Every step is not just a highlight in his professional career, it is part of a deeply personal journey.

"I guess to walk where your ancestors walked has been very enlightening. I'm very blessed to do it."

Archeologist Kevin Black Plume examines an item from a Blackfoot camp. (Allison Dempster/CBC)

Black Plume is a member of the Kainai Nation, Blackfoot people who ended up on the Blood reserve, about 60 kilometres from Waterton.

To honour his ancestors and what the excavation sites have provided, Black Plume makes a tobacco offering at each one.

He digs a small hole in the ground and buries loose tobacco in it in a silent, spiritual ceremony.

"I feel very strongly connected to most of the pre-historic sites we're seeing today."

And Black Plume is excited about the idea of bringing a fuller picture of the Indigenous history of Waterton Park to all of Canada.

"The coolest thing I've found is projectile points. The first projectile point I found was at this site," Black Plume recalls, "I was just yelling and screaming. To see what they hunted bison with, it's just very uplifting."

Depression-era artifacts

There have also been some non-Indigenous finds as well, including a Depression-era work camp.

In the 1930s when jobs were next to impossible to find, the federal government hired men to build a major roadway through the park.

Aside from a rough location, very little was known about these camps — until the fire cleared the vegetation, providing a picture of what life was like in them.

One of many tobacco tins found by archeologists excavating a Depression-era camp. (Carolyn Dunn/CBC)

Archeologist Rachel Lindemann points out the rocks that formed the foundation of a structure in the camp, but the story takes on life when she picks up a rusty tin tobacco can.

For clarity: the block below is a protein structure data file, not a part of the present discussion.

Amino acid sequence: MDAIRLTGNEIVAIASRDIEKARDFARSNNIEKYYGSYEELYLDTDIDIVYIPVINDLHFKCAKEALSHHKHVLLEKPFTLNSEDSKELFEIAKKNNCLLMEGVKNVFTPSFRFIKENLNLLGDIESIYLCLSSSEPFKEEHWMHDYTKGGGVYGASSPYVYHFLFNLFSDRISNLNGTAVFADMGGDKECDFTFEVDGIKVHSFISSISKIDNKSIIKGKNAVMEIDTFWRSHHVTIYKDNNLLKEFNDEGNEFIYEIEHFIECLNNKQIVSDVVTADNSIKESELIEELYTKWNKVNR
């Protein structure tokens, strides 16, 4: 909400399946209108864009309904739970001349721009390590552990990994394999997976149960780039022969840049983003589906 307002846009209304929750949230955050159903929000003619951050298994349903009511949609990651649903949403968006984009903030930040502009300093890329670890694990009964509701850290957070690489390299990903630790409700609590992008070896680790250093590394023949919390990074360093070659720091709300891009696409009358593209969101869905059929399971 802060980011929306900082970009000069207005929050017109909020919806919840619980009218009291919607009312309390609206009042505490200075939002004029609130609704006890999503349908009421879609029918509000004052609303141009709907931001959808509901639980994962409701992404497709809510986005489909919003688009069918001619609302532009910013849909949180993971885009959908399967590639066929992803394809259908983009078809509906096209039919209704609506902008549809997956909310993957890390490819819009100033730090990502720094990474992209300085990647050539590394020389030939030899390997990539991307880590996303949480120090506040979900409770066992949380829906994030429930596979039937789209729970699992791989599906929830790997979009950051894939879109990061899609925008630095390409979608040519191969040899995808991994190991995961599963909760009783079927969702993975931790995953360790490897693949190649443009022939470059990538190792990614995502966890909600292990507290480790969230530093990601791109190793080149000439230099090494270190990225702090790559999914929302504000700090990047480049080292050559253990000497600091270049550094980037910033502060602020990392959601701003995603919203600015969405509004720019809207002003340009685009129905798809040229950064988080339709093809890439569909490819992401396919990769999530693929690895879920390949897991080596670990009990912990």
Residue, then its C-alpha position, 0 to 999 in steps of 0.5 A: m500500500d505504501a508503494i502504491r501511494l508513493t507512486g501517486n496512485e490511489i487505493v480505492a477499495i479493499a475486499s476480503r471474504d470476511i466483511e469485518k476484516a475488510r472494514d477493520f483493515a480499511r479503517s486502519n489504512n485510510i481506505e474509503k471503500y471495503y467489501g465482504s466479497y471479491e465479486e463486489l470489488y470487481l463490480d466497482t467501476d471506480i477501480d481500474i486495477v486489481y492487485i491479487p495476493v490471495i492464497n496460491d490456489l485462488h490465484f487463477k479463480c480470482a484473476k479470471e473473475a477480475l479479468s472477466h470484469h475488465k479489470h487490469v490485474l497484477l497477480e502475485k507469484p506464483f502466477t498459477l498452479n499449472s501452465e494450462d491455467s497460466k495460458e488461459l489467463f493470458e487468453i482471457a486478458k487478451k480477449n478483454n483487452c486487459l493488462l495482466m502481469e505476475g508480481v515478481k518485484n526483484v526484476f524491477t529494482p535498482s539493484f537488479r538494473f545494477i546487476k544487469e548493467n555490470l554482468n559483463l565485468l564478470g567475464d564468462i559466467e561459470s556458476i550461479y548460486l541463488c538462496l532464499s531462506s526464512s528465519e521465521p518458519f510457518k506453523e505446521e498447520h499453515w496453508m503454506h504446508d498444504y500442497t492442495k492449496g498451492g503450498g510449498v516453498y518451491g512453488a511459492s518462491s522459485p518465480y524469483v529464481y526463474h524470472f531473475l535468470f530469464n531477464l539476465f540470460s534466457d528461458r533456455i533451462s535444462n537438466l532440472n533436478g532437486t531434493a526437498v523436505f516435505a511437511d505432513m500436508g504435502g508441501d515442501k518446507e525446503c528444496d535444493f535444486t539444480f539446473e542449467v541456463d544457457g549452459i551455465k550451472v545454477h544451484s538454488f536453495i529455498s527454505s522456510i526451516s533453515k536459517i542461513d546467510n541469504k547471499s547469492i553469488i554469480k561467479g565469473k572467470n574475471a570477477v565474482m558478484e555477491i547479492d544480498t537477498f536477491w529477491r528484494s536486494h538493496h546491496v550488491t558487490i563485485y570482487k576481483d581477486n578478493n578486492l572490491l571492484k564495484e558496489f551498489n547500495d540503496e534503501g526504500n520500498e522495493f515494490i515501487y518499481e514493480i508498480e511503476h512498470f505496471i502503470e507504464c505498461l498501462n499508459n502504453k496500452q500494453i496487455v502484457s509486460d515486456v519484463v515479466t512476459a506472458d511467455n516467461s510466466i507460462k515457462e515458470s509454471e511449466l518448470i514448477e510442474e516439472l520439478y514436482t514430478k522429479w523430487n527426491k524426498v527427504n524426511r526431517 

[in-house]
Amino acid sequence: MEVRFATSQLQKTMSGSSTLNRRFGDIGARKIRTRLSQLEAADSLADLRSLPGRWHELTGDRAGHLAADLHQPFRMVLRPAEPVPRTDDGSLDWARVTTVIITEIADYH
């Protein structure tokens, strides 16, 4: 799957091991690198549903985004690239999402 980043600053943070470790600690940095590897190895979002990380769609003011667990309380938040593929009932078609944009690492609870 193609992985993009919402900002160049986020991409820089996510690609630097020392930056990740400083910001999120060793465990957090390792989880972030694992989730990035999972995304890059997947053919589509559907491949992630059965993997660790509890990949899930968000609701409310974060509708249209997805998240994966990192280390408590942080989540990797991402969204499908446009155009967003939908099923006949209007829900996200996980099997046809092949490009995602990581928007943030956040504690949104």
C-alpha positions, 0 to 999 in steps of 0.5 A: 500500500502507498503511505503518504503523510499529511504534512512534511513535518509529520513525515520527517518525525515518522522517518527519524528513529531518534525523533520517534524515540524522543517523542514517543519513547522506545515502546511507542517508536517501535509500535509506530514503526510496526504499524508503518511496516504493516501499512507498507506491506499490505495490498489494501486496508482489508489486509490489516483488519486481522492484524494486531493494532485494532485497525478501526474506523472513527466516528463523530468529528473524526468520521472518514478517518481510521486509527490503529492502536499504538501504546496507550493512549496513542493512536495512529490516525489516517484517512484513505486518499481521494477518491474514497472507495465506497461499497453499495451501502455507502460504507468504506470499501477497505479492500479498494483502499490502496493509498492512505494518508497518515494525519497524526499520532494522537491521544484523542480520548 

"We're finding food stores, we're finding meat tins as well, things like evaporated and condensed milk was very popular and coffee sometimes would be shipped in tins as well," Lindemann explains.

Other finds including a sewing needle case, a Boy Scout pin and cold cream jar expand the picture to indicate women and possibly even children were part of camp life.

A metal case for sewing needles uncovered at a builder's camp. (Parks Canada)

It's not just the artifacts that are changing the park's history, Lindemann says,. "We've mapped all of these outlines three dimensionally, so they can be plotted onto maps and we'll verify that with archival and aerial photos as well. And then kind of build up and create the story for this site." 

That more precise story will become part of the historical record.

There is a narrowing window of time for all of the work they'd like to complete this season. The soil, nutrient rich after the fire, is perfect for vegetation to regrow and obscure these sites once again.

"Here we are a little bit more than halfway through our field season and we're running out of time." Perry says. 

"The vegetation regrowth is nipping at our heels as we're recording things, but wow, what a ride."

The team is awaiting word if they will be funded for next year. If so, the plan is to dig even deeper, going back further in time.

About the Author

Carolyn Dunn

National reporter

Carolyn Dunn is a longtime national reporter for CBC News. Her Canadian postings and assignments have taken her from St. John's to Calgary. She has reported extensively abroad including East, West and North Africa and has done several tours in Afghanistan. Have a story tip? Email carolyn.dunn@cbc.ca.